Homeless people were part of my daily life when I lived in Cambridge, Mass. They begged for money at the corner by the 7-Eleven. They held signs asking for work at the traffic light coming off the Mass Pike. They gathered for warmth on the grates over the subway tunnel around the corner from Harvard Square. One woman slept each night at the doorway to Bank of America.
Now living in a small town in Iowa where the homeless population is as invisible as unwanted mice, I was shocked when someone told me that children in Dubuque were sleeping in cars. "How many children?" I wanted to know.
HomeAid America, a national nonprofit that provides housing for the homeless, estimates that 3.5 million Americans are homeless each year, including 1 million children on any given night. The Dubuque Community School District serves more than 200 homeless children.
That seemed impossible to me. But then I met Jen. She and her four children, ages 4 to 15, were living at Maria House, a shelter opened in 2000 through the efforts of six Catholic women's religious communities. There are many reasons given for homelessness, including child abuse, domestic violence, post-traumatic stress disorder from military service, and natural disasters. Jen explained to me how it happened to her.
Jen grew up in a middle-class family in Dubuque. After graduating from high school, she married young, had children, and did not pursue further education. Over the years, her husband's physical abuse escalated, and finally Jen fled, with only her children and the clothes they were wearing.
She fled to her mother's home where they lived peacefully for a while. Then the internal and external pressure to be a part of a couple (the need to have a man in her life, as Jen described it) became overpowering. She met a man who seemed charming and attentive, and moved in with him.
This charmer, a meth addict and dealer, introduced Jen to meth, and she quickly became addicted. Soon they both were arrested. He was convicted of manufacturing meth in their home; she was convicted of endangering her children. Jen's children were placed in foster care.
After being released from prison, Jen, now a felon, was not eligible for government-subsidized housing. So her mother paid for her to live in a weekly hotel and Jen got her children back. But she didn't -- she couldn't -- stop using drugs.
Eventually, her mother ran out of money, and couldn't afford the hotel. No one Jen knew would take in a drug-addicted mom and four children, so she moved her family into a tent at Dubuque's riverside Miller Park. They lived there for months, even when rain and hail battered their tent. Jen was high most of that time, trying to numb herself from the reality of her life.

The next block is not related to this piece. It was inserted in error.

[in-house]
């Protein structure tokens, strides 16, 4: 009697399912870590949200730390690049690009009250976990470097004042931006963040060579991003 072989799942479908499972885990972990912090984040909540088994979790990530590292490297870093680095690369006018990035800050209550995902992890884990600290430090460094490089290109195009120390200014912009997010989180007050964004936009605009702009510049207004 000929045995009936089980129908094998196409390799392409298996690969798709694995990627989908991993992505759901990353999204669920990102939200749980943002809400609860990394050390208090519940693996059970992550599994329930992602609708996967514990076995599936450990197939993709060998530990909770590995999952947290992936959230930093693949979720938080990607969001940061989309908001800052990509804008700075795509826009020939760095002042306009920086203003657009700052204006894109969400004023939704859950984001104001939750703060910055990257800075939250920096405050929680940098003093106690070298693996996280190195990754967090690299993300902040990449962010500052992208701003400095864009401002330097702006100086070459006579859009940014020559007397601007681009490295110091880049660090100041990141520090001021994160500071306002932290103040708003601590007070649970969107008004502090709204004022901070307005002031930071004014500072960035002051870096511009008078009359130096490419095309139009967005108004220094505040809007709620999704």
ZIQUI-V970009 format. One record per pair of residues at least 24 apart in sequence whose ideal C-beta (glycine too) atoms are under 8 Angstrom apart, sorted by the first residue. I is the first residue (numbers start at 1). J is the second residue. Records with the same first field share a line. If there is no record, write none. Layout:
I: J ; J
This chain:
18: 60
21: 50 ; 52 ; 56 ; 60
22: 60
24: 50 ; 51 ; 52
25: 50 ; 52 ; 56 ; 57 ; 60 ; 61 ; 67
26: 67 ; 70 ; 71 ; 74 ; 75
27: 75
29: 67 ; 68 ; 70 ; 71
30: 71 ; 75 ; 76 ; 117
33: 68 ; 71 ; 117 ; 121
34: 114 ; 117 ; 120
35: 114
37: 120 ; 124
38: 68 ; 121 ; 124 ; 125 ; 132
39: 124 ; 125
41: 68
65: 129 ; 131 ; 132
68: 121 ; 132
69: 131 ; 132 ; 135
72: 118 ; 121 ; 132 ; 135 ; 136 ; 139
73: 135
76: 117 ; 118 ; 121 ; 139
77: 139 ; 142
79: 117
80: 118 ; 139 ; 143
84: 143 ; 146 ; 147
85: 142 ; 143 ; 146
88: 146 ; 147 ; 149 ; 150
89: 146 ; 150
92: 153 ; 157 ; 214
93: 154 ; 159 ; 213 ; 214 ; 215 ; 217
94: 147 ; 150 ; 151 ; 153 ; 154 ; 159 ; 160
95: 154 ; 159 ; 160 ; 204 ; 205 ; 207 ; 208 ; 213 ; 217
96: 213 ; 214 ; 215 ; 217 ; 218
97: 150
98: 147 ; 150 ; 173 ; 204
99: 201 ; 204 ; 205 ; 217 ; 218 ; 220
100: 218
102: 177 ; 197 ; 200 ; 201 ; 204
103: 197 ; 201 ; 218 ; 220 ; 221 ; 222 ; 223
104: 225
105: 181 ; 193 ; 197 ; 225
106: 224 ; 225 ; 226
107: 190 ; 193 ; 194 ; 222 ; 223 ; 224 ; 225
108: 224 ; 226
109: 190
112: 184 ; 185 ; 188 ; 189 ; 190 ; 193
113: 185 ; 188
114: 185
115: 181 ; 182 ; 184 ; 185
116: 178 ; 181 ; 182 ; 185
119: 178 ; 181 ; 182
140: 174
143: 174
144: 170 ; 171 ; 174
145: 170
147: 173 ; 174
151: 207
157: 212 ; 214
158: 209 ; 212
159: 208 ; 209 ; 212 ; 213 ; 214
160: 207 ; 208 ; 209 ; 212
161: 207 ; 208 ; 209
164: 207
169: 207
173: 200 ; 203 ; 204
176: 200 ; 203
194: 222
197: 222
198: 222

But then, on a cold September night, during a moment of sobriety (she had run out of money for buying drugs), she took a good look at her two youngest children. They were shivering and crying from the cold. For a split second, Jen connected with them. She recognized their suffering, and was overcome by compassion for her children. She began to weep.
"I hated myself," she told me. "I loved my children."
This one rare, sober moment of connection, clarity and compassion changed Jen's life. She called her mother that night and said she was ready for the hard work of rehab. Two days later, Jen was admitted to inpatient rehab in Des Moines, her children safely placed with family.
Two years later, Jen is still clean and sober. She works full-time as a restaurant manager, and for the first time is self-supporting and living independently. With guidance from the Maria House staff, Jen learned the skills needed to become a capable worker and a responsible single parent.
A humble recovering addict, she freely shares her story to inspire others. "I no longer beat myself up," she told me. "I am learning how to care for myself and my kids."
Jen's not religious so she doesn't tell her story with "there by the grace of God" language. As a spiritual director, however, I endeavor to see Jen's story with eyes of the soul and recognize the presence of grace at work in our lives. As I struggled to write these words about what I saw happening for Jen, the Sufi poet Hafiz enlightened me about the impact of encounters with God:
Once a young woman said to me, "Hafiz, what is the sign of someone who knows God?"
I became very quiet, and looked deep into her eyes, then replied, "My dear, they have dropped the knife. Someone who knows God has dropped the cruel knife that most so often use upon their tender self and others."
For Jen, that moment of vision was a communion with God -- whether she knew to name it that or not -- and it became her turning point. She dropped the cruel knife that had been visited upon her and that she had used on herself and her children. And it remains dropped.
We all have luminous moments like Jen did at the homeless campsite. Our first challenge is to see them. Our second challenge is to say yes. Only then can the knife fall and healing begin.
[Jade Angelica is a Unitarian Universalist community minister, spiritual director, founder of the Healing Moments Alzheimer's ministry, and author of Where Two Worlds Touch: A Spiritual Journey through Alzheimer's Disease (NCR, June 4, 2014). You can read all of the Soul Seeing columns at NCRonline.org/blogs/soul-seeing.]